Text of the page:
So now, I’m querying for the third time. Back in February I was mortified to admit it. I’d made it to “the next level.” I’d been agented. To use a Chutes & Ladders analogy, I’d climbed up a bit of the ladder, only to slide down the chute at the next turn. I kept my querying secret…but gradually, as time passed, I’ve been wanting to share my story more and more. And of course, through twitter contests when you’re pitching like crazy, it’s hard to keep it a secret (“why is she pitching? Doesn’t she have an agent?”)

So here’s what I’ve learned from the Query Process:

  1. It’s truly subjective. The agent may list your genre on her wishlist, but it’s still may not be the right fit. It’s not you.
  2. Or it could be you…the book may need more revision…or better pacing…or something hard to pinpoint. You can spend years analyzing a rejection. But don’t. Cry to your CPs, dust yourself off, and keep on keeping on.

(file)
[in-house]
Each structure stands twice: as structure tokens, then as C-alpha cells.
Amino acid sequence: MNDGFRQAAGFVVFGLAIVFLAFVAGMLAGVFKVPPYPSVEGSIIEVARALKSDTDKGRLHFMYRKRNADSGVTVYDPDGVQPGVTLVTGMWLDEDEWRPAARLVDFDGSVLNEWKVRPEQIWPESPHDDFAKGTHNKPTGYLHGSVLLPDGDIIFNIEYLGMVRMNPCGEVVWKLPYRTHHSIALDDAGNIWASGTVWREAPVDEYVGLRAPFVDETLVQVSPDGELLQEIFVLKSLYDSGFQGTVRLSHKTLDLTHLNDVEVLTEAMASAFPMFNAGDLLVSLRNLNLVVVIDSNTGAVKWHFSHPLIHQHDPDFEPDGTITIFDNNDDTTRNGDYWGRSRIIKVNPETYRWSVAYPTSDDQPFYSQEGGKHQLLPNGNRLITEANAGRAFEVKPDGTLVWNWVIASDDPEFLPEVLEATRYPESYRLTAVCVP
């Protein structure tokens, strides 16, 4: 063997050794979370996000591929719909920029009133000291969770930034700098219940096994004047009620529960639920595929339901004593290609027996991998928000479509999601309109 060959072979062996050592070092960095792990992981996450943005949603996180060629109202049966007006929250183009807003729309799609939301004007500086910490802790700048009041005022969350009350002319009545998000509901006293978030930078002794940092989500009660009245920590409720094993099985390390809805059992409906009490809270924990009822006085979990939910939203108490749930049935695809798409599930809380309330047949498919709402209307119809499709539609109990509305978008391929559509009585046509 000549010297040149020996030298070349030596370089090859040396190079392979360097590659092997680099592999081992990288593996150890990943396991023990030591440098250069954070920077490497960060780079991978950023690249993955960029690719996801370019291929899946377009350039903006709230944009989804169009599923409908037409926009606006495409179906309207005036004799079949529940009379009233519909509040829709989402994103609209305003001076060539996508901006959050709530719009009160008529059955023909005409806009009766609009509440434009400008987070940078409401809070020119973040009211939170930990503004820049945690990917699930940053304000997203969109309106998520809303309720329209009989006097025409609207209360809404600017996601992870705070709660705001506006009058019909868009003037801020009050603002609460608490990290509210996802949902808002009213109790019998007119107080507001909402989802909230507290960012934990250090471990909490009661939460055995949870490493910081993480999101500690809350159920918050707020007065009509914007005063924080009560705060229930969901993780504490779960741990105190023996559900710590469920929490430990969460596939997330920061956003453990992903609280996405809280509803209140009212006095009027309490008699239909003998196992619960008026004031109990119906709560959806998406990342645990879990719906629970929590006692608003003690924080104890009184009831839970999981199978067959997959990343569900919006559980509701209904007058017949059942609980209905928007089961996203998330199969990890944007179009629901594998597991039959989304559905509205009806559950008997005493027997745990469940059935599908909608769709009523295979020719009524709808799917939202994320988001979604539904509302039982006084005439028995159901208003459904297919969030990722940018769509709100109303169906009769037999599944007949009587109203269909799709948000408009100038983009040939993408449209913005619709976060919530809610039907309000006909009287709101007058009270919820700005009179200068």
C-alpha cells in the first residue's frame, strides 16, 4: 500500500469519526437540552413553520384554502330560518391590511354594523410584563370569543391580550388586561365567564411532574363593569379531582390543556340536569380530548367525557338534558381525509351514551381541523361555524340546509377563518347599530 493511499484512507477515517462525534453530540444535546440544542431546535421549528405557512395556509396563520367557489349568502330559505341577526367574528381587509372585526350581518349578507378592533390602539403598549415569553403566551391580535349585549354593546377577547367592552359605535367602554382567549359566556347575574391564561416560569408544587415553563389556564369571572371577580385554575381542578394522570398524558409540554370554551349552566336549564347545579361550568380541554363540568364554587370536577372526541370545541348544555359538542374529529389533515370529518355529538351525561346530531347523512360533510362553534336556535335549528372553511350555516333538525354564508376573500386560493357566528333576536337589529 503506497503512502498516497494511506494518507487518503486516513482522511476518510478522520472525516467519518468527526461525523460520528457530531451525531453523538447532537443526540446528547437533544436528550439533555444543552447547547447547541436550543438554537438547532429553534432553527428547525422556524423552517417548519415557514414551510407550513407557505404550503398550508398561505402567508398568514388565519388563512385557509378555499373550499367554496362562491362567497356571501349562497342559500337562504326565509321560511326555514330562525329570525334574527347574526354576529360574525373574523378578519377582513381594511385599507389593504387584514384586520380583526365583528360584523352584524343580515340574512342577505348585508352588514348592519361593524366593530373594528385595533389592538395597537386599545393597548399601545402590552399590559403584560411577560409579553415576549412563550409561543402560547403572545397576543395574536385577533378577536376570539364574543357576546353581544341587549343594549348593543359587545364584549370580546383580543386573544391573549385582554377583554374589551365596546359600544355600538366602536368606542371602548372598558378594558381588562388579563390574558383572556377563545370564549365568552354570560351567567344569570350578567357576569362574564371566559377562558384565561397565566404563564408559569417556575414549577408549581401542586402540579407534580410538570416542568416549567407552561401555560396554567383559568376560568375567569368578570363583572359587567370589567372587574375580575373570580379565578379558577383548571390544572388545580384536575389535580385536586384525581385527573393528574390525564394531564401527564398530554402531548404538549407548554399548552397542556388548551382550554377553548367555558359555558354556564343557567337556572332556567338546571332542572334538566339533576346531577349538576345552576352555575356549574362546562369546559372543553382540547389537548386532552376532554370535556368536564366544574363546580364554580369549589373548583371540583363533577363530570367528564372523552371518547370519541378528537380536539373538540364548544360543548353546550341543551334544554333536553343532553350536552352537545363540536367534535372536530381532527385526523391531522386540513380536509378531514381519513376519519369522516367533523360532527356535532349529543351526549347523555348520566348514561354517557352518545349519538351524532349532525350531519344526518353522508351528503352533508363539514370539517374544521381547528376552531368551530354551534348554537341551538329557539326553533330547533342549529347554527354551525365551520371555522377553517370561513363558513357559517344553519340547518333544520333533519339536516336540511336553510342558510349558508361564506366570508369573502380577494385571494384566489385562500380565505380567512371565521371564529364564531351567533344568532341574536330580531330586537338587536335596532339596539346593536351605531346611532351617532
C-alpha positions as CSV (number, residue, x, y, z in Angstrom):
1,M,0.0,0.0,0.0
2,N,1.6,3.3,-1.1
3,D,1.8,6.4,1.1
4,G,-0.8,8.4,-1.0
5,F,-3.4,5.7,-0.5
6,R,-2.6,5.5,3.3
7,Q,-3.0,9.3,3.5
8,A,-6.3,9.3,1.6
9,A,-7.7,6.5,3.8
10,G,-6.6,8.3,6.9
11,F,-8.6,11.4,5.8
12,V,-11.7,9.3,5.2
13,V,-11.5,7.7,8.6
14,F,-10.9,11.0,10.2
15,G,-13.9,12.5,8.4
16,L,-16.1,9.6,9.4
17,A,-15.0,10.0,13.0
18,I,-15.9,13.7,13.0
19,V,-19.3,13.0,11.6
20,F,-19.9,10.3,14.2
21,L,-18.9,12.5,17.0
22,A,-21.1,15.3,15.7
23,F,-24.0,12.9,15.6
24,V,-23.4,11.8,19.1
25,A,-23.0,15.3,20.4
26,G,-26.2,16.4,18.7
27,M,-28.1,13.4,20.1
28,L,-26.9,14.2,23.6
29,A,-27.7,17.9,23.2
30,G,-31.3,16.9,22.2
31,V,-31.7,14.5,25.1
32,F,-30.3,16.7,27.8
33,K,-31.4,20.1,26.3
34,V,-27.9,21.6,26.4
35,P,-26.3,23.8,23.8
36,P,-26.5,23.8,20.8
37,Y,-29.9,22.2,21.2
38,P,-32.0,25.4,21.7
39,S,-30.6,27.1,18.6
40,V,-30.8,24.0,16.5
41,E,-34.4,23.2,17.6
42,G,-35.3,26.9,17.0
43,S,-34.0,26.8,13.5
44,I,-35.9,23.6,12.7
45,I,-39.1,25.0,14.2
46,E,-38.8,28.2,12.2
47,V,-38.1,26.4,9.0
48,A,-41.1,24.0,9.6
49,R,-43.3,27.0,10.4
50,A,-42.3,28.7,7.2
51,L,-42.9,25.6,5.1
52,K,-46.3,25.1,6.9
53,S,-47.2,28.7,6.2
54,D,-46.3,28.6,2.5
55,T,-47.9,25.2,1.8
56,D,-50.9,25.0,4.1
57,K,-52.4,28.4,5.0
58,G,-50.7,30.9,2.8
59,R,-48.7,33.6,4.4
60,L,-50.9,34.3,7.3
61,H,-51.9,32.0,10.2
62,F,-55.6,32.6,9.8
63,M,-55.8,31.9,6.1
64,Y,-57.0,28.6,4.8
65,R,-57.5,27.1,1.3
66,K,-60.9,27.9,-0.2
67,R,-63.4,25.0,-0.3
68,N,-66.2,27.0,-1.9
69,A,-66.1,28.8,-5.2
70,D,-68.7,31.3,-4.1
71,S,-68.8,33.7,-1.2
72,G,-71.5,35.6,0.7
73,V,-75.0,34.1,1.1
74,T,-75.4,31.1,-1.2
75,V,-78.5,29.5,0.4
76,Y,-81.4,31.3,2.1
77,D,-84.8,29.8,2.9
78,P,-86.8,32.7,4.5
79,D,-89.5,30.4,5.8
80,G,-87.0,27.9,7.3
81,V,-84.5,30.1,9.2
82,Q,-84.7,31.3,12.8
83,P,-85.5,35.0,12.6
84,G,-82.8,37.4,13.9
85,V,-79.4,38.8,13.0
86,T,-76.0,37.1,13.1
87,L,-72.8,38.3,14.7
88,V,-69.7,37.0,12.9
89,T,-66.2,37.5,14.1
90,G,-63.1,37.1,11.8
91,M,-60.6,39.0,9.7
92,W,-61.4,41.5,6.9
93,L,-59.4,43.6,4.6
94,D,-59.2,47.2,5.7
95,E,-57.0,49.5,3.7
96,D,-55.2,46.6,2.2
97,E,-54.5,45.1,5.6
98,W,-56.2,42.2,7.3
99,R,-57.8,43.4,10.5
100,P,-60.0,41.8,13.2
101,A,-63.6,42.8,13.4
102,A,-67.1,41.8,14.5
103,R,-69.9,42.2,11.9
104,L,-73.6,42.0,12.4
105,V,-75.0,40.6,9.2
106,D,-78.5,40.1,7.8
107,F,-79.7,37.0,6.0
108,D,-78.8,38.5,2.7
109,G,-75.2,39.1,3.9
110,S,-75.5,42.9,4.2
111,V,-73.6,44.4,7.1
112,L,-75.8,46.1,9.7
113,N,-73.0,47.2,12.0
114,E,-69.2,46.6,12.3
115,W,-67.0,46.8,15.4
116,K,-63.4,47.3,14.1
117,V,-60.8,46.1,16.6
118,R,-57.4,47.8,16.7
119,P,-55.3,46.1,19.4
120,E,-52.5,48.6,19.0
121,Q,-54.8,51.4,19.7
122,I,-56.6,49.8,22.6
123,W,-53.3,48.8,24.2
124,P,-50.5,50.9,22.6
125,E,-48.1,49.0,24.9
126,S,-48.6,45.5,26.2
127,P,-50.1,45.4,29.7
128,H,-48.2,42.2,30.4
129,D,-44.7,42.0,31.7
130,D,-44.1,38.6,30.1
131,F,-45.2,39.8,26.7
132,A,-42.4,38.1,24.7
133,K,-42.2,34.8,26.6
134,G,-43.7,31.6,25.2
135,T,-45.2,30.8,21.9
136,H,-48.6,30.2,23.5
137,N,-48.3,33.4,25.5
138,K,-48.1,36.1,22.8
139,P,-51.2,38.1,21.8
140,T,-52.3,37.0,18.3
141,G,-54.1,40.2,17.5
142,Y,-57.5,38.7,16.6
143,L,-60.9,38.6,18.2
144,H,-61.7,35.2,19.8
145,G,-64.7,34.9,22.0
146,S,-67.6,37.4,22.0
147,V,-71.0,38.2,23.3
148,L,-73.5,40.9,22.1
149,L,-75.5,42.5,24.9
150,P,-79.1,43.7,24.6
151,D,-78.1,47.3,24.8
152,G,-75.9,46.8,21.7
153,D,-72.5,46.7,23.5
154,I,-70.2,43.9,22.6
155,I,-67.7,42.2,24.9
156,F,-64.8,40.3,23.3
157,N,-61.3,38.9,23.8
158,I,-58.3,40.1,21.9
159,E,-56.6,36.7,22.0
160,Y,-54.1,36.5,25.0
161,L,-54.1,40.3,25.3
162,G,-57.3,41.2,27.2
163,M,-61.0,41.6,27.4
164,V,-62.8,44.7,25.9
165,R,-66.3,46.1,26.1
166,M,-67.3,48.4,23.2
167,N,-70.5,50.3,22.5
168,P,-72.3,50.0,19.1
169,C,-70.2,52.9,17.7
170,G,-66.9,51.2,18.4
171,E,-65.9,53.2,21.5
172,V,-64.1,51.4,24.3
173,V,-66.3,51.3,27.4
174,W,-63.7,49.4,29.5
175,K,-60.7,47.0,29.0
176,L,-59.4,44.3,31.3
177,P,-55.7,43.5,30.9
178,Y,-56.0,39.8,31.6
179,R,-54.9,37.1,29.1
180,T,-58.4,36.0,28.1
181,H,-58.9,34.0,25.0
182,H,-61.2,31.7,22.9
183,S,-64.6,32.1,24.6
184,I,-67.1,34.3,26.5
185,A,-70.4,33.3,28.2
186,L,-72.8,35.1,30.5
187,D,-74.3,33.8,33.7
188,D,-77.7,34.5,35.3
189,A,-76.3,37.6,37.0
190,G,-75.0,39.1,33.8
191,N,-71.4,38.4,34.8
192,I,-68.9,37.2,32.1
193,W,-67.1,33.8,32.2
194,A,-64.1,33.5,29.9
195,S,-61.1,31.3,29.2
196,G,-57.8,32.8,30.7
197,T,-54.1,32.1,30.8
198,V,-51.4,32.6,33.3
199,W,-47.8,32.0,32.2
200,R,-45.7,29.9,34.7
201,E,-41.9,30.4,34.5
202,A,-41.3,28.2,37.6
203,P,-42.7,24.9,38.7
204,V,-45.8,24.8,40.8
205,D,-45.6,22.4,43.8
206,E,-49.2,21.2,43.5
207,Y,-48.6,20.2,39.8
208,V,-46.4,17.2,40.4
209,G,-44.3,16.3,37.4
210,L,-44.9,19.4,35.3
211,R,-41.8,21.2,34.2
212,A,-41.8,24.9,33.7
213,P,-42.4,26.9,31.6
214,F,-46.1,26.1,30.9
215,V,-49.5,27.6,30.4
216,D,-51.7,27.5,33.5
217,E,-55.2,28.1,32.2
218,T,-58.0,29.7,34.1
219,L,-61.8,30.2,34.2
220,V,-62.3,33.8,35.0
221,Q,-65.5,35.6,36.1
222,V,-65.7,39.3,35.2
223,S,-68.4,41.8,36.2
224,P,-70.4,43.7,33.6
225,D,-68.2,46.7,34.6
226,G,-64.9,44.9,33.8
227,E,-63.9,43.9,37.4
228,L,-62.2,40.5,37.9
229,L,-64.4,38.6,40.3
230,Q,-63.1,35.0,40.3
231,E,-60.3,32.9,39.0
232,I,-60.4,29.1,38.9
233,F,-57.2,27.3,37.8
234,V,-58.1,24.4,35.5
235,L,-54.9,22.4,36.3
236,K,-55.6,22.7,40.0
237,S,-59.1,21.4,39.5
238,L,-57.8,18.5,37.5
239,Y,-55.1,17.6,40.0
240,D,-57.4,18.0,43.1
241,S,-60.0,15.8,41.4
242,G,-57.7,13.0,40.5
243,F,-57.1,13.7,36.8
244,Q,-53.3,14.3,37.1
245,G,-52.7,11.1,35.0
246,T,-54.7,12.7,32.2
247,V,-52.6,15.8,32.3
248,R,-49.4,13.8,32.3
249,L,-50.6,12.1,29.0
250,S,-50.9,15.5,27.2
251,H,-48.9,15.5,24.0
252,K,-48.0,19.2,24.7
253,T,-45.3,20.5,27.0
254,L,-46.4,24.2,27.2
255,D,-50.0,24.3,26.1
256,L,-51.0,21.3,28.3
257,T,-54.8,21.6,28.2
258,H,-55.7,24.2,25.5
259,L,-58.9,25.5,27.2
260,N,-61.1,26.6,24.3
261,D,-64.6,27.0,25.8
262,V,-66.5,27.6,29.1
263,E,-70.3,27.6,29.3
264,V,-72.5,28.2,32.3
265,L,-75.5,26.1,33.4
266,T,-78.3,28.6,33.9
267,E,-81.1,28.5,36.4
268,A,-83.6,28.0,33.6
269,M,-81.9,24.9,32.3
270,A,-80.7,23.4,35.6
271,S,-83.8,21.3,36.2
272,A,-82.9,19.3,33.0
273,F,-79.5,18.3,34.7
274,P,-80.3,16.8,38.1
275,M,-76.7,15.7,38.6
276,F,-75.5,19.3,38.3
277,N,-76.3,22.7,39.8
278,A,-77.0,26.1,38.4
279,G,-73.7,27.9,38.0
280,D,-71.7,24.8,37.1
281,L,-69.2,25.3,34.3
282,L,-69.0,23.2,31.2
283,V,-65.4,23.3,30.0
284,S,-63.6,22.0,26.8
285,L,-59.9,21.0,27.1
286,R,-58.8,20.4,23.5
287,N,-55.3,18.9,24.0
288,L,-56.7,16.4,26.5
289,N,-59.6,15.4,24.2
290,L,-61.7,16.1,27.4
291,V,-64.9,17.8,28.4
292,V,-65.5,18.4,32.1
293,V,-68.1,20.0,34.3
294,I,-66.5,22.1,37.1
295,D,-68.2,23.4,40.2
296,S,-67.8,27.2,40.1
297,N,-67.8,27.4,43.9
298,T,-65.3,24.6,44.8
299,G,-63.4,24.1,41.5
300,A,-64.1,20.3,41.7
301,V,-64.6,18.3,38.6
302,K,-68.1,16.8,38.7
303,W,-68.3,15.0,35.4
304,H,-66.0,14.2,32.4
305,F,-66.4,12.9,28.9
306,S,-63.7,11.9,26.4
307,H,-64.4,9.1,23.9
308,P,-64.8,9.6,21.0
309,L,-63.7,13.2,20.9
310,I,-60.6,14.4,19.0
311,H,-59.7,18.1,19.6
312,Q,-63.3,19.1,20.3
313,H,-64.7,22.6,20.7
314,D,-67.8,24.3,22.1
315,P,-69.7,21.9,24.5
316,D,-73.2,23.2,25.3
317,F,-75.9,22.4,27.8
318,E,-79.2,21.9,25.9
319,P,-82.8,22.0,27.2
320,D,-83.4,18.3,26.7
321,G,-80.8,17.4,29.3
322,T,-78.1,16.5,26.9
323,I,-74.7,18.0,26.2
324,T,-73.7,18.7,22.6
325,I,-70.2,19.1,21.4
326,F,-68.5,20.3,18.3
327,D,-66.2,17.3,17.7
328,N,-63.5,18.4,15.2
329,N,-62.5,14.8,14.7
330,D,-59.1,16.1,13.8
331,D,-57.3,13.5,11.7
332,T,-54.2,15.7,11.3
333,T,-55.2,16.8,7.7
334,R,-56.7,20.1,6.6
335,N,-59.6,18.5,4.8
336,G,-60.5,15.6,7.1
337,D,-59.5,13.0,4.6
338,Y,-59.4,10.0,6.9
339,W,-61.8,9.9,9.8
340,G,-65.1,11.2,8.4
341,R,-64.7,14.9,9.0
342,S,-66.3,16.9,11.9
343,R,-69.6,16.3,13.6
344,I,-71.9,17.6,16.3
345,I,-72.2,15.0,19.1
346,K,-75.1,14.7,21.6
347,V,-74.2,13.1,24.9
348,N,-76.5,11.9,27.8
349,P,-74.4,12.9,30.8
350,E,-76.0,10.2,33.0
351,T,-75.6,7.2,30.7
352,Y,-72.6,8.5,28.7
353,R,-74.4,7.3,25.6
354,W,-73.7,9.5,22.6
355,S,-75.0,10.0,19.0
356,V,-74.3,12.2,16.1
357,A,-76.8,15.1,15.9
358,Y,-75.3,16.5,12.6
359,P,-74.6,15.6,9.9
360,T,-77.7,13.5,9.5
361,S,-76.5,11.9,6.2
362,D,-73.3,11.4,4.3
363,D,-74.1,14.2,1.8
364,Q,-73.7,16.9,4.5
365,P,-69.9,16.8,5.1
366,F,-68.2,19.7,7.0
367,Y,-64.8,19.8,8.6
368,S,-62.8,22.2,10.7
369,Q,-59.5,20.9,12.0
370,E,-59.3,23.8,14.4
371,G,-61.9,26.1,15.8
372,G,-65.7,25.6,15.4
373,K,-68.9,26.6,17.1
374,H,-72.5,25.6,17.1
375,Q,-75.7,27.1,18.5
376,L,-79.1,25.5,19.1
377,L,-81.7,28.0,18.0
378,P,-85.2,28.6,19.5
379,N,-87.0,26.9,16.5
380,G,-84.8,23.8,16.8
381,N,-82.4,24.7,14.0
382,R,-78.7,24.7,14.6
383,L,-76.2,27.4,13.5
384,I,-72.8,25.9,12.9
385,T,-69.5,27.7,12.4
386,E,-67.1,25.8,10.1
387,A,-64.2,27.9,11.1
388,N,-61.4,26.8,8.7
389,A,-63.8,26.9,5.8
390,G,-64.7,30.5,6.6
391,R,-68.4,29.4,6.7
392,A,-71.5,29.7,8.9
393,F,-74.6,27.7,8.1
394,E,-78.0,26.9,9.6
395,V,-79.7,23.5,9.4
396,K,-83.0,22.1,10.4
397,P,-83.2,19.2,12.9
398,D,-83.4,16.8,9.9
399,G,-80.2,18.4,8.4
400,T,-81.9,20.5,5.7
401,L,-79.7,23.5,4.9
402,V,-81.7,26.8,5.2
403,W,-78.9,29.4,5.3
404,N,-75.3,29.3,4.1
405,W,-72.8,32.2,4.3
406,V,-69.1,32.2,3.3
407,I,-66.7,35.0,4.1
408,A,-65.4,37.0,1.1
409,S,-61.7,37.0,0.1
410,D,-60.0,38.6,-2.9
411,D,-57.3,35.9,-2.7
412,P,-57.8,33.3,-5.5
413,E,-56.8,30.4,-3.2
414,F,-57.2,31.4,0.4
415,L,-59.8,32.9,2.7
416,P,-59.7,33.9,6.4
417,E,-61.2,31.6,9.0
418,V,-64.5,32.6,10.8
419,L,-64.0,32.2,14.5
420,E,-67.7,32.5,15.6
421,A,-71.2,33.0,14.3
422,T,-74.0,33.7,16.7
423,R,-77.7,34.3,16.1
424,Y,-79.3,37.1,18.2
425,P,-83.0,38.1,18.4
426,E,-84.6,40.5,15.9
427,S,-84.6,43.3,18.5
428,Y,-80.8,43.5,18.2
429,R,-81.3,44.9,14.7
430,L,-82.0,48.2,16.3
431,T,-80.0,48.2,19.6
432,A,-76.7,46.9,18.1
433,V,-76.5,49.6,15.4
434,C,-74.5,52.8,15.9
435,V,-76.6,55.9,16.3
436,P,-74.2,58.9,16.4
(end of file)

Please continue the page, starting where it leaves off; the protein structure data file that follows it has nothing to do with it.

3. Agents are people, too. Sometimes they are busy. Or on vacation. Or dealing with their lives. In your communication with them be polite, be professional, and above all follow submission guidelines. And let the process work.
  4. It’s okay to send a thank you note for a Full or Partial request rejection.
  5. Trust your gut…if it doesn’t feel right, don’t force it. This might be the hardest lesson...because you want it to feel right sooooo badly.
  6. I’ve heard of authors arguing or pushing back rudely to agents who gave them a personal, helpful rejection. Don’t. Please don’t. Because you ruin it for all of us if they decide to stop giving personal feedback.
  7. I’m a scattershot queryer. That doesn’t mean I don’t do my research. But I don’t overthink it. If it looks like my book might be in someone’s wheelhouse, I query. But I’ve done a lot of querying, I trust my query letter and my ability to be professional. I’m not bragging, but my request rate is at 42% this morning. Okay, I’m bragging, I’m proud of that request rate, but all that really means is my rate of rejections on Full manuscripts is higher than someone with a lower request rate.
  8. Those can sting. But again, back to #1. It’s truly subjective.